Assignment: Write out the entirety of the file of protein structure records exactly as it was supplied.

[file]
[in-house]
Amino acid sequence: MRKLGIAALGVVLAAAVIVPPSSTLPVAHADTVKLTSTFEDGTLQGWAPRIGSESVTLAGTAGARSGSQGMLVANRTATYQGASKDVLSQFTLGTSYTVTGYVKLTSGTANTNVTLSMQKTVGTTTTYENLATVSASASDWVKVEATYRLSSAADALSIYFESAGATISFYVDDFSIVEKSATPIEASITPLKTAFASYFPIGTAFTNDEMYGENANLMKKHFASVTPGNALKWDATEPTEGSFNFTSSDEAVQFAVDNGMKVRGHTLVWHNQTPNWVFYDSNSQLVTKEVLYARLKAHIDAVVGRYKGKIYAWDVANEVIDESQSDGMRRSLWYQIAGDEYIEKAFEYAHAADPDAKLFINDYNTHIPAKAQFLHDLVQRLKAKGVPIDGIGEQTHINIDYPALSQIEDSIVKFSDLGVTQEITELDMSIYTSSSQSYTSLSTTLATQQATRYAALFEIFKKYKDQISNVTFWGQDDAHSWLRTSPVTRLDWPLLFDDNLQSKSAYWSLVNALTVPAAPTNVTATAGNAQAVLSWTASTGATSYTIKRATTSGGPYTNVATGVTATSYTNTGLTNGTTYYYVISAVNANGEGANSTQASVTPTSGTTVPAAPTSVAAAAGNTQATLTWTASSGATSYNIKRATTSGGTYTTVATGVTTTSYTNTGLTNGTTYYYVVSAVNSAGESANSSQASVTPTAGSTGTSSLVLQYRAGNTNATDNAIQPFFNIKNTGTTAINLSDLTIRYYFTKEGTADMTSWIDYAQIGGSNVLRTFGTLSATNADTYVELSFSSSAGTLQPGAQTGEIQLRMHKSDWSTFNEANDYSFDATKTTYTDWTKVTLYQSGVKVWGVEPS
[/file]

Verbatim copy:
[in-house]
Amino acid sequence: MRKLGIAALGVVLAAAVIVPPSSTLPVAHADTVKLTSTFEDGTLQGWAPRIGSESVTLAGTAGARSGSQGMLVANRTATYQGASKDVLSQFTLGTSYTVTGYVKLTSGTANTNVTLSMQKTVGTTTTYENLATVSASASDWVKVEATYRLSSAADALSIYFESAGATISFYVDDFSIVEKSATPIEASITPLKTAFASYFPIGTAFTNDEMYGENANLMKKHFASVTPGNALKWDATEPTEGSFNFTSSDEAVQFAVDNGMKVRGHTLVWHNQTPNWVFYDSNSQLVTKEVLYARLKAHIDAVVGRYKGKIYAWDVANEVIDESQSDGMRRSLWYQIAGDEYIEKAFEYAHAADPDAKLFINDYNTHIPAKAQFLHDLVQRLKAKGVPIDGIGEQTHINIDYPALSQIEDSIVKFSDLGVTQEITELDMSIYTSSSQSYTSLSTTLATQQATRYAALFEIFKKYKDQISNVTFWGQDDAHSWLRTSPVTRLDWPLLFDDNLQSKSAYWSLVNALTVPAAPTNVTATAGNAQAVLSWTASTGATSYTIKRATTSGGPYTNVATGVTATSYTNTGLTNGTTYYYVISAVNANGEGANSTQASVTPTSGTTVPAAPTSVAAAAGNTQATLTWTASSGATSYNIKRATTSGGTYTTVATGVTTTSYTNTGLTNGTTYYYVVSAVNSAGESANSSQASVTPTAGSTGTSSLVLQYRAGNTNATDNAIQPFFNIKNTGTTAINLSDLTIRYYFTKEGTADMTSWIDYAQIGGSNVLRTFGTLSATNADTYVELSFSSSAGTLQPGAQTGEIQLRMHKSDWSTFNEANDYSFDATKTTYTDWTKVTLYQSGVKVWGVEPS